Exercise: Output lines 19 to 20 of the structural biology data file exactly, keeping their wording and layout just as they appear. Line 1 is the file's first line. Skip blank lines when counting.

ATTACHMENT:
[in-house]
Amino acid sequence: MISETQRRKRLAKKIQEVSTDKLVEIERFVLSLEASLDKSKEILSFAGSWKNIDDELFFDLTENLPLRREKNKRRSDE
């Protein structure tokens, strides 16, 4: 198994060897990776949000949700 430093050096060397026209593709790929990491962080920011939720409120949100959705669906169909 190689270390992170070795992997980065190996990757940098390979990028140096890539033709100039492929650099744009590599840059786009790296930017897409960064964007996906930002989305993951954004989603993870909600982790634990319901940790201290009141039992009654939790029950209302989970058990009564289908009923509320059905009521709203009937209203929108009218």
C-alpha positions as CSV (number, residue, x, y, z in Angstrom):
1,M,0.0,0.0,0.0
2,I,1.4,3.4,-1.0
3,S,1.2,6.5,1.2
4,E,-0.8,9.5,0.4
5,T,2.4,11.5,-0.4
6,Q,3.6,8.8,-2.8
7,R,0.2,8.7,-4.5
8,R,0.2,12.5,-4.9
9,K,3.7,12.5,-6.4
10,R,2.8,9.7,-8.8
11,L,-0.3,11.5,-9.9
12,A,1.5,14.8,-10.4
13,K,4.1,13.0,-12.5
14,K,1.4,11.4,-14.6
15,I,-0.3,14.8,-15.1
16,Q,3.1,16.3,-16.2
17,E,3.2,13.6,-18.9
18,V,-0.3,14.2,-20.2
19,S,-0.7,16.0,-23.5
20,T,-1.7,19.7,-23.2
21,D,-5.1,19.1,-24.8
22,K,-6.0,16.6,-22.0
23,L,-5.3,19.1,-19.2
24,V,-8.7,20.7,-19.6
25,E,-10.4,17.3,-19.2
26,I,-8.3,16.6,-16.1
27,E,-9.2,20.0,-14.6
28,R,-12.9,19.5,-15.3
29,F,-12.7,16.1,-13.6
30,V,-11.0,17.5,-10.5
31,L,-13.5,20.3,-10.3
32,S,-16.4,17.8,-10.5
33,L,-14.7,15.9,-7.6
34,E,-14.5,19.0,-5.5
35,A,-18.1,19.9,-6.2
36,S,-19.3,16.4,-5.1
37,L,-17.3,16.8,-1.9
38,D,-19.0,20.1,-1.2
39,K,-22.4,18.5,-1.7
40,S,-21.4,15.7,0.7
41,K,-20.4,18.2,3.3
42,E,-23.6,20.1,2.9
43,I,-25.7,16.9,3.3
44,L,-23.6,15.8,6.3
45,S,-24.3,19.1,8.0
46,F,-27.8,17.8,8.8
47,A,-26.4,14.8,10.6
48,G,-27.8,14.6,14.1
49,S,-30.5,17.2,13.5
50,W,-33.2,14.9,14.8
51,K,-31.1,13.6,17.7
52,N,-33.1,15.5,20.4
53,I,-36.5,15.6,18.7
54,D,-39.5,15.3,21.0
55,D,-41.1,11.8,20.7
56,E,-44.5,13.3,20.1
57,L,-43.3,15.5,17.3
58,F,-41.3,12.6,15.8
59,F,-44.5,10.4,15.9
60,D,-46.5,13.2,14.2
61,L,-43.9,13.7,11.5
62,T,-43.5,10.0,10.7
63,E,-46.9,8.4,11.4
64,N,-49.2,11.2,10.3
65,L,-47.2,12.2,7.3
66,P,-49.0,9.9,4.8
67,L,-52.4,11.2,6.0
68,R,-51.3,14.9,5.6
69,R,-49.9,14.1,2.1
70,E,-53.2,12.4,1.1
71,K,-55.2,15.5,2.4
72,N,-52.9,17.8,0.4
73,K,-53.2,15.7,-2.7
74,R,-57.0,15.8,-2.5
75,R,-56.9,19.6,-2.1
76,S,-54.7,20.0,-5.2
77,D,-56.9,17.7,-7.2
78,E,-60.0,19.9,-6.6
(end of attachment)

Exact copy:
15,I,-0.3,14.8,-15.1
16,Q,3.1,16.3,-16.2